Tiger and red worms – composting champions!

One of the critical parts of worm farming is to get the right species for the job. There are a couple of commonly used species, namely the tiger and red worms that are so efficient they have become known by gardeners as compost worms.

Tiger and red worms are thought to have originated in Europe and have then spread around the world with the European settlers that went to all corners of the globe. Their use in worm farms is rapidly increasing as people are seeing the benefits of vermicomposting, particularly in city environments where the worms are particularly adaptable to the concentrated organic waste streams that are generated there. It is sometimes suggested in literature on worm farming that you cannot introduce tiger or red worms into your garden soil. In my experience, if the worms are supplied with an ongoing source of food that is in contact with the soil, they can happily live there by moving constantly between the organic food source and the soil. This can be achieved by burying organic materials such as kitchen scraps or by having the base of a worm farm in direct contact with the soil. Of course it is entirely feasible to grow tiger and red worms purely on concentrated organic waste in a worm farm with no soil contact whatsoever. It should be said that other species of earthworms will generally not thrive in a worm farm as most species appear to need an environment that is not so rich in organic matter. So if you find worms as you dig through your garden, they are better left in their natural environment where they help to distibute organic matter through the soil.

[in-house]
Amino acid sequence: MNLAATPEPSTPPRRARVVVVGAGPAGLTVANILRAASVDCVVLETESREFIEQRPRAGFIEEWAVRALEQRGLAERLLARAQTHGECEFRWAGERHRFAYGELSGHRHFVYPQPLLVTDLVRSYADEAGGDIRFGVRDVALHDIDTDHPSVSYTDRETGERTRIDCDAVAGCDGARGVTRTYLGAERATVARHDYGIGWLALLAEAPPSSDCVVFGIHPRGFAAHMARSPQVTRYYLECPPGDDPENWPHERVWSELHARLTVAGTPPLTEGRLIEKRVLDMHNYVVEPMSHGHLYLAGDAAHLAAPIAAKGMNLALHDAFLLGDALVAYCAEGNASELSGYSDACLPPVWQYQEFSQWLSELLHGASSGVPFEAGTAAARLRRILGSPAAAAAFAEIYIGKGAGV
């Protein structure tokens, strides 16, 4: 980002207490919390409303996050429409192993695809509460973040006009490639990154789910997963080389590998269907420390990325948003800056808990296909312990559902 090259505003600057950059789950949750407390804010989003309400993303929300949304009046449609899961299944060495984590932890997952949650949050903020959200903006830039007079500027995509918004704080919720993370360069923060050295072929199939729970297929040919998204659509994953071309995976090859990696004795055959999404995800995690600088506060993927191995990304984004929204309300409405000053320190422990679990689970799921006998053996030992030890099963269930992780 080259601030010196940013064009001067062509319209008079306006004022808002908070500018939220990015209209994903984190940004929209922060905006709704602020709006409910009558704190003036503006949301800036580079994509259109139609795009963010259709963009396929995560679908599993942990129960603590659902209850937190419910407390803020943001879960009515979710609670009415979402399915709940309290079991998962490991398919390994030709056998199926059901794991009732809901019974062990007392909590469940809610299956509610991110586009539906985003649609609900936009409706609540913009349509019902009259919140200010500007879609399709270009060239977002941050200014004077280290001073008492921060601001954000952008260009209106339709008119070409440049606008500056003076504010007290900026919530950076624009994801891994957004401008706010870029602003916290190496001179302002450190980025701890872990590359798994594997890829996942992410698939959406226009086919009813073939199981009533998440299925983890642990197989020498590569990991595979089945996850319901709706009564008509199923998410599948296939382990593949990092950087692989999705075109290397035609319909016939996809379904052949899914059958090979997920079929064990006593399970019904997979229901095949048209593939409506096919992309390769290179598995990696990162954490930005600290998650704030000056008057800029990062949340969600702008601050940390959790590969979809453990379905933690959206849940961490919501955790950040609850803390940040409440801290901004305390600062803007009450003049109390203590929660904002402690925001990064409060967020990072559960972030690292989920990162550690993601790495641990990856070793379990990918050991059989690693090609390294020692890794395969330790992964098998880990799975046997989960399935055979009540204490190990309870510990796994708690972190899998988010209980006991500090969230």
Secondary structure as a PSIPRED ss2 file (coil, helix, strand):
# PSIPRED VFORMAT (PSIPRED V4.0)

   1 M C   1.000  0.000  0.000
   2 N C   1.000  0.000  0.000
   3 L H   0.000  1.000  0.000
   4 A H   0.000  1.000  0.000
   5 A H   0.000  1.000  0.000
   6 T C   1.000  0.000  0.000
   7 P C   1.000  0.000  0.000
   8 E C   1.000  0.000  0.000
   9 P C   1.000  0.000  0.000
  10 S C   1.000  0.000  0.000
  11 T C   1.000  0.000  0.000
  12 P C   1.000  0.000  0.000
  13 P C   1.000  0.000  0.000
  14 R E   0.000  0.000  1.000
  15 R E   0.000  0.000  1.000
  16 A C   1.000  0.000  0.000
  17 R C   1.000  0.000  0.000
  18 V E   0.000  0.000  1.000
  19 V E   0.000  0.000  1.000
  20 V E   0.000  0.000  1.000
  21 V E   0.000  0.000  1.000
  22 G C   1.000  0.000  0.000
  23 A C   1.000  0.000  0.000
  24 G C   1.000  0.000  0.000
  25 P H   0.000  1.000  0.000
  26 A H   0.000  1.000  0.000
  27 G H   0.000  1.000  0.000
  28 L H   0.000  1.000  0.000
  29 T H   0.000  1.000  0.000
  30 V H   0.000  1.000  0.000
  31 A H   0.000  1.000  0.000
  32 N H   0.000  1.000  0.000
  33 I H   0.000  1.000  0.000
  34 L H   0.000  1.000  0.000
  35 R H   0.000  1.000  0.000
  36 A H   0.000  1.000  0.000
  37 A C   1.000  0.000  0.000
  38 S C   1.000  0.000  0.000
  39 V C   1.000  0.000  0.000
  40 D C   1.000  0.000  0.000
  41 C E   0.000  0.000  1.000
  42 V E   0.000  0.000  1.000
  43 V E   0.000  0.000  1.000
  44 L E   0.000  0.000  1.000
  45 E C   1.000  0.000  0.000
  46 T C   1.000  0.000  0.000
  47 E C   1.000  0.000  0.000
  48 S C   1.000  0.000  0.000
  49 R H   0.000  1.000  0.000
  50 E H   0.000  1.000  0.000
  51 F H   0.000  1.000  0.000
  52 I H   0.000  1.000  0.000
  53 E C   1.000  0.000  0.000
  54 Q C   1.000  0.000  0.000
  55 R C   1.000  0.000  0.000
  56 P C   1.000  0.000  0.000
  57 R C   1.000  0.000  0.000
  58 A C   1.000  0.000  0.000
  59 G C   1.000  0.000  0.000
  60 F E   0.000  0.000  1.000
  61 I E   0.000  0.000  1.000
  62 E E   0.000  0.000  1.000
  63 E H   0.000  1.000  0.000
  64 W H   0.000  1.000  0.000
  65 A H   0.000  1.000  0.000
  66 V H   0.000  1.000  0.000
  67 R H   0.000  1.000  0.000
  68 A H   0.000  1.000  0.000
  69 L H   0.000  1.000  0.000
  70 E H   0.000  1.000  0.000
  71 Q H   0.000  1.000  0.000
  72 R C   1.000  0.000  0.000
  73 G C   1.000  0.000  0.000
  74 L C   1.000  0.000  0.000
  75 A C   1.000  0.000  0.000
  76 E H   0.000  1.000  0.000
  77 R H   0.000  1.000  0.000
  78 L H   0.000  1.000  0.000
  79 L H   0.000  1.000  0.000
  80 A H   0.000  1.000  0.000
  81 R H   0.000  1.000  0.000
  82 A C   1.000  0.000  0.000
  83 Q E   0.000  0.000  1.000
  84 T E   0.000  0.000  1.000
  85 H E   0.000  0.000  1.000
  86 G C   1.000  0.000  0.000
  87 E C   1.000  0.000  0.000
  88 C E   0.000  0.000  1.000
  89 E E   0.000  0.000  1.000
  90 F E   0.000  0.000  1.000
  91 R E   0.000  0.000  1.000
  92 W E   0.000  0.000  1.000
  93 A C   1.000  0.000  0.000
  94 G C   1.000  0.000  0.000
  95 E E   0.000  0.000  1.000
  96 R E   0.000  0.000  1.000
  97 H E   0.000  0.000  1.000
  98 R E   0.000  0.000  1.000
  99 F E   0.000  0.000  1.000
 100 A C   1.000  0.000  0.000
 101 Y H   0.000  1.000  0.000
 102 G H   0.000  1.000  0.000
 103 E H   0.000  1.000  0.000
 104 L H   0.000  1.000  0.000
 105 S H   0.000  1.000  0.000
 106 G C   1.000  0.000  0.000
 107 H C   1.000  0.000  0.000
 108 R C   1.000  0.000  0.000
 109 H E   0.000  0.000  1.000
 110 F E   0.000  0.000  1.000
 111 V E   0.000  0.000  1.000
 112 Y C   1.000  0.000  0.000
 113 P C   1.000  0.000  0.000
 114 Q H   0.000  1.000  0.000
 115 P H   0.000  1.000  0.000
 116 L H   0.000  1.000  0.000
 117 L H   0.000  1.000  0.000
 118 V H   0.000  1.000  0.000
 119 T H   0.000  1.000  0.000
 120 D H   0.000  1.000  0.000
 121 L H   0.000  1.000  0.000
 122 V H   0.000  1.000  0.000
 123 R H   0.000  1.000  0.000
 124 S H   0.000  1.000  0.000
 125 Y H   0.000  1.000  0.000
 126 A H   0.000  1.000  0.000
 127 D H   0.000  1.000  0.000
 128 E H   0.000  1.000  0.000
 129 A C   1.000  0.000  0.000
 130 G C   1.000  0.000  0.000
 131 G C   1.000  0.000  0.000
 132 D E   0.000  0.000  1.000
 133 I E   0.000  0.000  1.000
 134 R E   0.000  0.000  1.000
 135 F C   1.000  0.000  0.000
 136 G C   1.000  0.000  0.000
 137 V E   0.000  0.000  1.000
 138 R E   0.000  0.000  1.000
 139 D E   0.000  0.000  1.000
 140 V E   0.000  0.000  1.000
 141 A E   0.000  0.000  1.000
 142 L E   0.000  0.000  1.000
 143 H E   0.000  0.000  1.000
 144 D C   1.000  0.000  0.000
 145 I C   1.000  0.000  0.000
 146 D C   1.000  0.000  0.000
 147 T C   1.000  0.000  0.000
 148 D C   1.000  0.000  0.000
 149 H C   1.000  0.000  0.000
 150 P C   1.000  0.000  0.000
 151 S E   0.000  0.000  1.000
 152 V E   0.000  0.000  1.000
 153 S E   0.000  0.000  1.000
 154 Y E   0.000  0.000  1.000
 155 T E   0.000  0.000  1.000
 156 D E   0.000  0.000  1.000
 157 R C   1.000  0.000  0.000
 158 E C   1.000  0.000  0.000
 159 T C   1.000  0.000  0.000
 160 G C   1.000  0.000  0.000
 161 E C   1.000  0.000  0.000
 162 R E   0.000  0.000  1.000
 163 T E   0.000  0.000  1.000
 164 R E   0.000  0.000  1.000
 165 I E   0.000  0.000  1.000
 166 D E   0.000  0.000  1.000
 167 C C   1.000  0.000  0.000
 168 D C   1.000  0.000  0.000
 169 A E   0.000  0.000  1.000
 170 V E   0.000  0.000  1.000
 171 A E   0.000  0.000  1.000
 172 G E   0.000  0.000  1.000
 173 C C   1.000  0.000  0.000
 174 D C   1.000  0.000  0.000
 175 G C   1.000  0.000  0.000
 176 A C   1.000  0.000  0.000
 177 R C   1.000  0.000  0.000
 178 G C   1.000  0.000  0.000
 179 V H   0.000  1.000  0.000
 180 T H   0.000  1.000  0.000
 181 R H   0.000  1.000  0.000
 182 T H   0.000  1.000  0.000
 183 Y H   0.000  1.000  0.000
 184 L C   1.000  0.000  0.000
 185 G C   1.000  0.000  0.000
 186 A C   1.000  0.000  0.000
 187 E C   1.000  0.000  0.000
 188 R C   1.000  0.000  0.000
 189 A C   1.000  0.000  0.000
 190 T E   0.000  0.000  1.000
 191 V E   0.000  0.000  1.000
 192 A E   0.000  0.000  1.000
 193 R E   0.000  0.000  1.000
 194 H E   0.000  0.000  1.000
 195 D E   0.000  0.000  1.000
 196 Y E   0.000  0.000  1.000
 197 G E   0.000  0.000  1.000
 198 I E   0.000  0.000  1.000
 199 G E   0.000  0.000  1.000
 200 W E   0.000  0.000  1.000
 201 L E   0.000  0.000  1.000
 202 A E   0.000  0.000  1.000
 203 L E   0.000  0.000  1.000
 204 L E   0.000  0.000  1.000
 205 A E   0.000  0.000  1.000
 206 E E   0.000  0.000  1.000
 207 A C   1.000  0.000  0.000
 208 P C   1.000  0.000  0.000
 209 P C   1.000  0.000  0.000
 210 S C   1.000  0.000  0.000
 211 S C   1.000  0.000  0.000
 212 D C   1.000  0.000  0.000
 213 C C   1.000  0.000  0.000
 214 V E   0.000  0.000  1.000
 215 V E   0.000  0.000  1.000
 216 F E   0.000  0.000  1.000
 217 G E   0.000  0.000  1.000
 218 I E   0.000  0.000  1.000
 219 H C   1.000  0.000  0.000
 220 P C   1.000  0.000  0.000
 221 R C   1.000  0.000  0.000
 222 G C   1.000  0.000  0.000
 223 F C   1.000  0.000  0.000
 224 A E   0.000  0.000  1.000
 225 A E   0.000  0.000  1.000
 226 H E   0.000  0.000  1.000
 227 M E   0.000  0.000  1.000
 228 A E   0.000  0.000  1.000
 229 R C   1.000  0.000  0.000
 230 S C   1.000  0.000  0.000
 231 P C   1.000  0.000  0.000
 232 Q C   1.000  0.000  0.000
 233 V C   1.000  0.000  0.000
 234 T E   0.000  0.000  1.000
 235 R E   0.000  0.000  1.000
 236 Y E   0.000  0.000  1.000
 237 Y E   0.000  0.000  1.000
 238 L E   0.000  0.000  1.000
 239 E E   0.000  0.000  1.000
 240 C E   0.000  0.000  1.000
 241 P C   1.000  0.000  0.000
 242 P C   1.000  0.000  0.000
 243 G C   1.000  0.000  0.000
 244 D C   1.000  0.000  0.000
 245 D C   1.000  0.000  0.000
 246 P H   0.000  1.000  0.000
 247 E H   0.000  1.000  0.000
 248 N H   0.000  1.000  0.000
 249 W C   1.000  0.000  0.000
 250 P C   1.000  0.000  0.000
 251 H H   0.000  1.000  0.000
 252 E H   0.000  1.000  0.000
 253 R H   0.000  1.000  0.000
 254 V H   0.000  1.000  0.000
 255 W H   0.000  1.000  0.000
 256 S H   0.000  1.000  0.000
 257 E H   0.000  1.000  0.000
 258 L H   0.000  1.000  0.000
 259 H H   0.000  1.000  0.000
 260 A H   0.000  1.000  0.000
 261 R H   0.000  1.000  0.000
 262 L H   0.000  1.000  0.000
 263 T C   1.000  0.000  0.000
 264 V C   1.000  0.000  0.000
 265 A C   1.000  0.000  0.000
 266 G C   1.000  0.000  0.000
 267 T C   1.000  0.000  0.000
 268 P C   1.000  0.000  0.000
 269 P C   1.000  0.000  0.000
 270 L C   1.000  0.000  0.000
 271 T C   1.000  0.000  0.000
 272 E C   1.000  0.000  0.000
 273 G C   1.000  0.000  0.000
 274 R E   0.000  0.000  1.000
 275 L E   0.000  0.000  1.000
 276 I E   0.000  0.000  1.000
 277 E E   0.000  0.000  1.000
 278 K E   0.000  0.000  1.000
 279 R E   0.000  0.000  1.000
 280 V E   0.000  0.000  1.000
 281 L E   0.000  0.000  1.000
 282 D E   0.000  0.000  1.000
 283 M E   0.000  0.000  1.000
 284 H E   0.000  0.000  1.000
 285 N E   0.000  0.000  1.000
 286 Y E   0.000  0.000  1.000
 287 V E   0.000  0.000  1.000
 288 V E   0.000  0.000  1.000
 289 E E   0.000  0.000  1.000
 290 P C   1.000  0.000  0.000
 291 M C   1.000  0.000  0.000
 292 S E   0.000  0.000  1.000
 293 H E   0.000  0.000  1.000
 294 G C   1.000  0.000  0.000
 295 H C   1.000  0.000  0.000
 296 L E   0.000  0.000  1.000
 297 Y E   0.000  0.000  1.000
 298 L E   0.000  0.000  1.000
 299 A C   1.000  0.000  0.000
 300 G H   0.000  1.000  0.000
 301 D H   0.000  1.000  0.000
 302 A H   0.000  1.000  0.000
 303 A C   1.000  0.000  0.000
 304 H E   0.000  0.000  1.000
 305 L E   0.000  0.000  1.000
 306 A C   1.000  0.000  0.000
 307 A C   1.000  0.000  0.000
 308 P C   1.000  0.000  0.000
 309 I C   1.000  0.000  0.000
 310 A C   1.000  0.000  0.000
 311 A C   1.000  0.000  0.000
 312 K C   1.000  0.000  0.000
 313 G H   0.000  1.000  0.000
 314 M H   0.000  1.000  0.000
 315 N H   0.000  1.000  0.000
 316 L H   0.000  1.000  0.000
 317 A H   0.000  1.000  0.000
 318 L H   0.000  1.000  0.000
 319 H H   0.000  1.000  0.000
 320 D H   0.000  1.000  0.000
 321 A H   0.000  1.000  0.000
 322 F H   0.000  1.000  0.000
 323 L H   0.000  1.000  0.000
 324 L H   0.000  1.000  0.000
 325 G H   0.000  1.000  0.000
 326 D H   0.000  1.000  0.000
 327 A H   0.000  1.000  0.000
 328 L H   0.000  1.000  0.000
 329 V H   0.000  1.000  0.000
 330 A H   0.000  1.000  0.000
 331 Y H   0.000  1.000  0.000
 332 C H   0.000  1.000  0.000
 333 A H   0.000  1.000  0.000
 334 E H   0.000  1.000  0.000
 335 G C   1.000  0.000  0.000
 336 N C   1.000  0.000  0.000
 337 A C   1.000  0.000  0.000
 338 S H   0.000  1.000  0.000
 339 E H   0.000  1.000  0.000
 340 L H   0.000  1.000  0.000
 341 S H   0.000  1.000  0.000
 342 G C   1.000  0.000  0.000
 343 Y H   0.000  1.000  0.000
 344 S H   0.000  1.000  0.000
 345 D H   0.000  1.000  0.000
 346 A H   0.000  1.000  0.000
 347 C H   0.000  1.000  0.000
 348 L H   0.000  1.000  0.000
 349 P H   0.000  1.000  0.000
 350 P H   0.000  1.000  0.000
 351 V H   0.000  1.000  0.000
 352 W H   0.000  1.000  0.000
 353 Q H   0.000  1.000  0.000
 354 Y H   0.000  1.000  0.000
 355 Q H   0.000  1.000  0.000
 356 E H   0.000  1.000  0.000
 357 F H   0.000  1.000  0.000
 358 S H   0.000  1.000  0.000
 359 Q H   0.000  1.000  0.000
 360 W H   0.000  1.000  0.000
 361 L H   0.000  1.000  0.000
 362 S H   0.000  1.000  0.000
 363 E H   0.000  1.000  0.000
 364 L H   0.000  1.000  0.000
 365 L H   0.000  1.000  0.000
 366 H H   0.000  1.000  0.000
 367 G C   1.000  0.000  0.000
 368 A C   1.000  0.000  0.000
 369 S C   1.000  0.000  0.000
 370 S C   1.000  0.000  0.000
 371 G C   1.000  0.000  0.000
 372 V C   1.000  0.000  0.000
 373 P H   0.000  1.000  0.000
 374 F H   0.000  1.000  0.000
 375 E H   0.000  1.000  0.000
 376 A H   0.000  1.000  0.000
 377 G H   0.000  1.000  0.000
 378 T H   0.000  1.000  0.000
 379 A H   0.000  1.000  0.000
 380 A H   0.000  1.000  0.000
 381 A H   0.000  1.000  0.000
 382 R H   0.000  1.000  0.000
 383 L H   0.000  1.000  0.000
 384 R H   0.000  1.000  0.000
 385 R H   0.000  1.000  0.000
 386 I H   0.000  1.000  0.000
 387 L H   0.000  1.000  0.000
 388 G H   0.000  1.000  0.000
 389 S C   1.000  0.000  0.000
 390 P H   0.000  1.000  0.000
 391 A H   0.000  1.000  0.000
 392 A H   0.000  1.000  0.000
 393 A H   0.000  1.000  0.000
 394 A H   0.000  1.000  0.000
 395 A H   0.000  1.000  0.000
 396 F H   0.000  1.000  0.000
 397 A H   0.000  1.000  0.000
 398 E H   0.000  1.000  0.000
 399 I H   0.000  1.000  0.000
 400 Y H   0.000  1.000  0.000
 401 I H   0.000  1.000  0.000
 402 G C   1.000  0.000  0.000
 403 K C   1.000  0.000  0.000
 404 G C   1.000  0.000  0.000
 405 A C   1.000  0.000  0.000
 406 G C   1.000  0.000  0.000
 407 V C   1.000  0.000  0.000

Both tiger and red worms thrive in rotting vegetation unlike most other earthworms, and it is this characteristic that makes them so well suited to composting. Most species of earthworms simply tunnel through the earth and eat the soil as well as organic materials and do not adapt so well to concentrated volumes of organic waste. One of the most important things in worm farming is to have the right type of worms. It is thought by scientists that there are literally thousands of different species world-wide yet only two of these are commonly used in worm farms. The tiger worm (Eisenia fetida) and red worm (Lumbricus rubellus) are the ones most commonly used although the two can be confused as they are both predominantly red in colour. The tiger worm has distinct stripes across its body which usually allows for its easy identification and it is by far the best worm for composting because it multiplies very quickly when given lots of food.

Tiger and red worms are available from larger hardware stores and nurseries, and also online. If a bundle of worms is well packaged, they will survive a trip through the postal system easily, provided they are not left to heat up in the sun.

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